Regardless of how we feel about it, the internet has become the core backbone of modern business. We use it in so many ways, using different technology platforms to keep in touch with our customers, colleagues and suppliers.
It all started in 1992 when Pipex introduced dial-up connections to the UK. Narrowband internet as it was called stayed with us for over 10 years in different guises. We all remember the noises that dial-up connections used to make – and how irritating it was when someone picked up the telephone on the line and dropped the connection. People trying to ring inbound would get hours of endlessly engaged tone in response. There were better connections available, however, the cost simply put them out of reach of SMEs.
As the internet grew in both size and popularity, the clock was ticking for the 56k internet. DSL internet was launched in 2000 and really changed the game. Now businesses could get access to the internet at over 20 times the speed previously available. As DSL was delivered over the existing copper phone lines, it was also far more cost effective meaning fast internet became more attractive. Businesses of all shapes and sizes bought in, and the result has been dramatic.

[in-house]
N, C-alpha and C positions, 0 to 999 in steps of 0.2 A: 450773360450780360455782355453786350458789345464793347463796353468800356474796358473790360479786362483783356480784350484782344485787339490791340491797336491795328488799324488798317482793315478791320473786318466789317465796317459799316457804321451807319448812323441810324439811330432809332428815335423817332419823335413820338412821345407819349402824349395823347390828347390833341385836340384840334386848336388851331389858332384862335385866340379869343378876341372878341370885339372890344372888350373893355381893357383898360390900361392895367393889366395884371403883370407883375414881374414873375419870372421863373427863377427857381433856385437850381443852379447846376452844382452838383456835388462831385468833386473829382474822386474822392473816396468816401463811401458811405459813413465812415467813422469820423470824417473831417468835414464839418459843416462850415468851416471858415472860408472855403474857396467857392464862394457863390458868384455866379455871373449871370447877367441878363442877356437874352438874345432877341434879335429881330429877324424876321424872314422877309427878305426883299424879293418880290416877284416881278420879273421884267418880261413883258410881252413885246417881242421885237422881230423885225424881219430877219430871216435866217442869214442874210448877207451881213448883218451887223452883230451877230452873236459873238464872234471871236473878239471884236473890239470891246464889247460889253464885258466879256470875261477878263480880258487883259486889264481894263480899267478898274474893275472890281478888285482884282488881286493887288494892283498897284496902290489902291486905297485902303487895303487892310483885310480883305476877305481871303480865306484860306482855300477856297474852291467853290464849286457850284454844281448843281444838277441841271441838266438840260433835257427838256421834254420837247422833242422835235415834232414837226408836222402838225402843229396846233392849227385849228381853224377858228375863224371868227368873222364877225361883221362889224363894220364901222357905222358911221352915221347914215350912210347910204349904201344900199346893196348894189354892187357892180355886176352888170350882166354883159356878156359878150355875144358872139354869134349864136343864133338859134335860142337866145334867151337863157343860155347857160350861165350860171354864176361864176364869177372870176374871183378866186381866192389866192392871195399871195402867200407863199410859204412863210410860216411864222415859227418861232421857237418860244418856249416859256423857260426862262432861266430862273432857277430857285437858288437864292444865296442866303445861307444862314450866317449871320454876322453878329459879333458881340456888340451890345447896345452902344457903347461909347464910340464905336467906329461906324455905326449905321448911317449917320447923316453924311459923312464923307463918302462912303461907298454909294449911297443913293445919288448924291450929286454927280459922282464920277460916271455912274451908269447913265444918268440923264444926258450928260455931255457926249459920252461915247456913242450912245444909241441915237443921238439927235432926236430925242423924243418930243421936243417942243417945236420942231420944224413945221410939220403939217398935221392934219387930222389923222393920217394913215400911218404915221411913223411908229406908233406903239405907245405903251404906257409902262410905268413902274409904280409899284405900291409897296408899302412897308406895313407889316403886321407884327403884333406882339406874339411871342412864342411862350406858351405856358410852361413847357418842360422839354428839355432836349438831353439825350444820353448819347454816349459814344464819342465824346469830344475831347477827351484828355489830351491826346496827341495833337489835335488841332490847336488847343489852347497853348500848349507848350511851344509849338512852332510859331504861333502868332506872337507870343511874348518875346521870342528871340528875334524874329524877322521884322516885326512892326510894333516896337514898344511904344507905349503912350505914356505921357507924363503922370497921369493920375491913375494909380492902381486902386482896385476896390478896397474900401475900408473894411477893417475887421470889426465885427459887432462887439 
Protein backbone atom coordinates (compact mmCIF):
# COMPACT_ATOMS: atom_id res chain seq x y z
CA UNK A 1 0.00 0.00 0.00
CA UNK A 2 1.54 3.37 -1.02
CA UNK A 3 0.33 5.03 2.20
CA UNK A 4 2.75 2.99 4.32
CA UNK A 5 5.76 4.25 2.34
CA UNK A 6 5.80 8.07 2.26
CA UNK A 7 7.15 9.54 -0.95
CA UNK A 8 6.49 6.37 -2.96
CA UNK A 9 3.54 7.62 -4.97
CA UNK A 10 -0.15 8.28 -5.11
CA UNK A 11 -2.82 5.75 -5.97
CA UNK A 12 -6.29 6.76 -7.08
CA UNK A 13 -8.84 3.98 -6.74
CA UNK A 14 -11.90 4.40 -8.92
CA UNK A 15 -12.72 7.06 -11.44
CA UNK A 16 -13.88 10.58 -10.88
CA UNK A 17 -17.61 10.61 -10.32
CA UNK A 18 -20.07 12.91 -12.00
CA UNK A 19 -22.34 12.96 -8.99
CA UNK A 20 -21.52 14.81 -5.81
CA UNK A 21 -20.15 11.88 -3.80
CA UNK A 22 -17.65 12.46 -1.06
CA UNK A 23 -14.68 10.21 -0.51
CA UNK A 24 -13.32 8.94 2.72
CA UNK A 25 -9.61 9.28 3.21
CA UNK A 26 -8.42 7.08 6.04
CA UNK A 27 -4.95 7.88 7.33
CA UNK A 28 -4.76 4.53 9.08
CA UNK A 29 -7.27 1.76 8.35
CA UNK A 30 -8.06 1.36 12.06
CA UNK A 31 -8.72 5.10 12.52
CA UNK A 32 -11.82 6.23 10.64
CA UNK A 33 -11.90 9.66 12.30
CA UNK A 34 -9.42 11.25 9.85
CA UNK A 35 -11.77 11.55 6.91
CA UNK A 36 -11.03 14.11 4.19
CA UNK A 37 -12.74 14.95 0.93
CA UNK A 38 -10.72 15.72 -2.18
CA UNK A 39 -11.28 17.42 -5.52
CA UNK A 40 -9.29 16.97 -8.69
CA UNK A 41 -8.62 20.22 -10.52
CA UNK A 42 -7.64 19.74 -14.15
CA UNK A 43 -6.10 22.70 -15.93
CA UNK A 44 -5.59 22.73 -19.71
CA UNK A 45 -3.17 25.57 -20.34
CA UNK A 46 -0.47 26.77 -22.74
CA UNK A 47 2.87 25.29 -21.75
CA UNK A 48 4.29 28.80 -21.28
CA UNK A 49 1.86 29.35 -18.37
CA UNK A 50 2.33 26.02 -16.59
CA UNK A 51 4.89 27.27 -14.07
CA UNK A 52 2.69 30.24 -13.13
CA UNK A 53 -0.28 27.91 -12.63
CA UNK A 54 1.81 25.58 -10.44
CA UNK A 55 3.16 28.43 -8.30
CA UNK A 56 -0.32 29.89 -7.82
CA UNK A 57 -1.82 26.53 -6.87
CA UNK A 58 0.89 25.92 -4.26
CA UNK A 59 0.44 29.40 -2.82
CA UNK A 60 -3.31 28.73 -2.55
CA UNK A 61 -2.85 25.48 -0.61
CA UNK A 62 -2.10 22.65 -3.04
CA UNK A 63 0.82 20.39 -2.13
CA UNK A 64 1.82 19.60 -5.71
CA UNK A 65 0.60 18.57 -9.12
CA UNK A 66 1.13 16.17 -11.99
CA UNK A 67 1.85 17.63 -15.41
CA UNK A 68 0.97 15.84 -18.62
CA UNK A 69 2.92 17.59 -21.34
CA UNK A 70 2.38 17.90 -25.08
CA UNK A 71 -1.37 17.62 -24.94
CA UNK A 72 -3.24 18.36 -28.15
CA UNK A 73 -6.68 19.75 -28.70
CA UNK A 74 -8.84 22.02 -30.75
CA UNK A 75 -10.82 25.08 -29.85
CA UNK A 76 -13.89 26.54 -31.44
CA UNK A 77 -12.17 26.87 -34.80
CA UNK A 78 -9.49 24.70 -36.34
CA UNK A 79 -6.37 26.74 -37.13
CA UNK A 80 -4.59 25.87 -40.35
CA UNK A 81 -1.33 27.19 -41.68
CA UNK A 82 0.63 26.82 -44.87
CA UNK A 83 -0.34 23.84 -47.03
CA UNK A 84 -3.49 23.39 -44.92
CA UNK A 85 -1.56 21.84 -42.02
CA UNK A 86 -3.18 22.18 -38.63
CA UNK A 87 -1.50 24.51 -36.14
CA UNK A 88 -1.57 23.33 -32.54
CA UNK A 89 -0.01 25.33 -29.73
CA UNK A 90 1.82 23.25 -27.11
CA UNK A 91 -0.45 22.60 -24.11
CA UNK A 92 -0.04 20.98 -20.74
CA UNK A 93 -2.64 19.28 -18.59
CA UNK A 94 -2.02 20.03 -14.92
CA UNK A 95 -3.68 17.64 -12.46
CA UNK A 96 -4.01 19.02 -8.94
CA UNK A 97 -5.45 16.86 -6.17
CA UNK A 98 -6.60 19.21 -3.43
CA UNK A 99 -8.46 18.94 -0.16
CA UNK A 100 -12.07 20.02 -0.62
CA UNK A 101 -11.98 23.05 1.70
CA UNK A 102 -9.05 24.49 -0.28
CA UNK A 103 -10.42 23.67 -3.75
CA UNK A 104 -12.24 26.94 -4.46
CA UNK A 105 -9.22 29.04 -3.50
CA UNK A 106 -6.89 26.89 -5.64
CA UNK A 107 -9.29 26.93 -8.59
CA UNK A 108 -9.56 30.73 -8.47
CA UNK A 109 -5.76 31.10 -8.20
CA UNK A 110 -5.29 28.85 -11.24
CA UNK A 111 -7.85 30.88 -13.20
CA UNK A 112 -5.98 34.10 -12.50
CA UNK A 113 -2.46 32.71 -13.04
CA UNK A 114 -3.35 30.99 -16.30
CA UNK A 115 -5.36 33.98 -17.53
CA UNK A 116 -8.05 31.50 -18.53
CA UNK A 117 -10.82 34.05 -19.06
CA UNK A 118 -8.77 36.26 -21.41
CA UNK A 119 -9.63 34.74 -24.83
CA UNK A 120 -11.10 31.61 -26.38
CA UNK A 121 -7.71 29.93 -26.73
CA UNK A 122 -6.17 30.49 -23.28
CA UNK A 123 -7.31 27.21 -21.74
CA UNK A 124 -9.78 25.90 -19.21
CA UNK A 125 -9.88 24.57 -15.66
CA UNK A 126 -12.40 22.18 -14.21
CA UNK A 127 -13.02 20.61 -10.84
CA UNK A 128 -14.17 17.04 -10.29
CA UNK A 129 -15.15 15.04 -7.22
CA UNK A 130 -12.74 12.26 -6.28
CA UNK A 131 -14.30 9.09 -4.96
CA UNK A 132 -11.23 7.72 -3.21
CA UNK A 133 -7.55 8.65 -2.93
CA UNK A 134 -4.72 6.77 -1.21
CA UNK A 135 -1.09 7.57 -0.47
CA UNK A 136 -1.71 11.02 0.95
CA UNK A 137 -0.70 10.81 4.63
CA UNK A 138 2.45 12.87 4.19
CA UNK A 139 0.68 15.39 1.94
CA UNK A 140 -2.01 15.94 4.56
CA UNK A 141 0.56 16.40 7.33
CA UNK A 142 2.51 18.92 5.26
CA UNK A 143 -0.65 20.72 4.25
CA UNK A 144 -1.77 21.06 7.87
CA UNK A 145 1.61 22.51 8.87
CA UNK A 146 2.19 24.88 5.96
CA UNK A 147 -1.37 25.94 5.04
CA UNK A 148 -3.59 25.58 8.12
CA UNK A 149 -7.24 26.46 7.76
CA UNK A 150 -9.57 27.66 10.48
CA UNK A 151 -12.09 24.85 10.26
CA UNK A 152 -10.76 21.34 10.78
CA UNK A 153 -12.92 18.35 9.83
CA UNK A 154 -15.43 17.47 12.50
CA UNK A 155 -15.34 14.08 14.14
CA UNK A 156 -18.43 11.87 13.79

Looking at how the modern business works, the internet over the last 15 years has not just changed the shape of business communication, it has changed how businesses operate altogether. Many businesses now have information held in cloud based storage, virtual servers and a reliance on their websites for marketing and driving sales. Workers no longer need to visit the office and can work collaboratively with colleagues from any place they need to. The modern internet is a marvel, there is no doubt.
What happens then I ask, when that connection is severed. If your office has an internet outage, what happens? Do your communications still function? If you are using a VOIP telephone system and email from the cloud as many now do, there will be a huge impact on business functionality. Can you access all your data? If you have online data storage or remote offices that rely on a connection to your server, there’s a problem. The modern internet is a marvel as I said before, but using poor connectivity will cause significant problems to business operations.
The beauty of time is that it brings the cost of technology down – look at the cost of an LCD monitor now versus the 2000s. The connections mentioned earlier (where the cost simply put them out of reach of SMEs) still exist, and they have also improved in speed and reduced in cost. Fibre optic leased lines that used to cost many thousands a month are now in the low hundreds and often can be installed for free.
Leased lines offer the highest internet speeds, can be easily upgraded, won’t slow down at peak times, come with professional support and management and are extremely reliable.
An enterprise-grade leased line is the best option for modern business.